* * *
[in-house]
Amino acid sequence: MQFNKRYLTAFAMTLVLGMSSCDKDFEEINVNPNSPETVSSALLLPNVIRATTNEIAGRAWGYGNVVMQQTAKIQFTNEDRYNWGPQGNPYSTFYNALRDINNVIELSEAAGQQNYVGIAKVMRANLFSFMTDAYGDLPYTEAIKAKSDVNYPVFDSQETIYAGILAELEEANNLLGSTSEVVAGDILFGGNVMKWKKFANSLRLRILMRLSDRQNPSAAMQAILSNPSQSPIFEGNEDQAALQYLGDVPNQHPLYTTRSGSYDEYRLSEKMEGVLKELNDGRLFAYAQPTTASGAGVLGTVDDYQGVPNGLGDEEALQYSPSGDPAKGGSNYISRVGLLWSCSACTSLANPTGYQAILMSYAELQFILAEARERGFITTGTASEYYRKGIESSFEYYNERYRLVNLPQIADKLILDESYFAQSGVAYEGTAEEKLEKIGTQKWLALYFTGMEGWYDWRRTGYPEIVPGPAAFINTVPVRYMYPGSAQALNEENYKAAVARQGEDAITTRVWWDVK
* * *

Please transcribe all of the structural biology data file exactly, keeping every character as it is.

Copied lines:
[in-house]
Amino acid sequence: MQFNKRYLTAFAMTLVLGMSSCDKDFEEINVNPNSPETVSSALLLPNVIRATTNEIAGRAWGYGNVVMQQTAKIQFTNEDRYNWGPQGNPYSTFYNALRDINNVIELSEAAGQQNYVGIAKVMRANLFSFMTDAYGDLPYTEAIKAKSDVNYPVFDSQETIYAGILAELEEANNLLGSTSEVVAGDILFGGNVMKWKKFANSLRLRILMRLSDRQNPSAAMQAILSNPSQSPIFEGNEDQAALQYLGDVPNQHPLYTTRSGSYDEYRLSEKMEGVLKELNDGRLFAYAQPTTASGAGVLGTVDDYQGVPNGLGDEEALQYSPSGDPAKGGSNYISRVGLLWSCSACTSLANPTGYQAILMSYAELQFILAEARERGFITTGTASEYYRKGIESSFEYYNERYRLVNLPQIADKLILDESYFAQSGVAYEGTAEEKLEKIGTQKWLALYFTGMEGWYDWRRTGYPEIVPGPAAFINTVPVRYMYPGSAQALNEENYKAAVARQGEDAITTRVWWDVK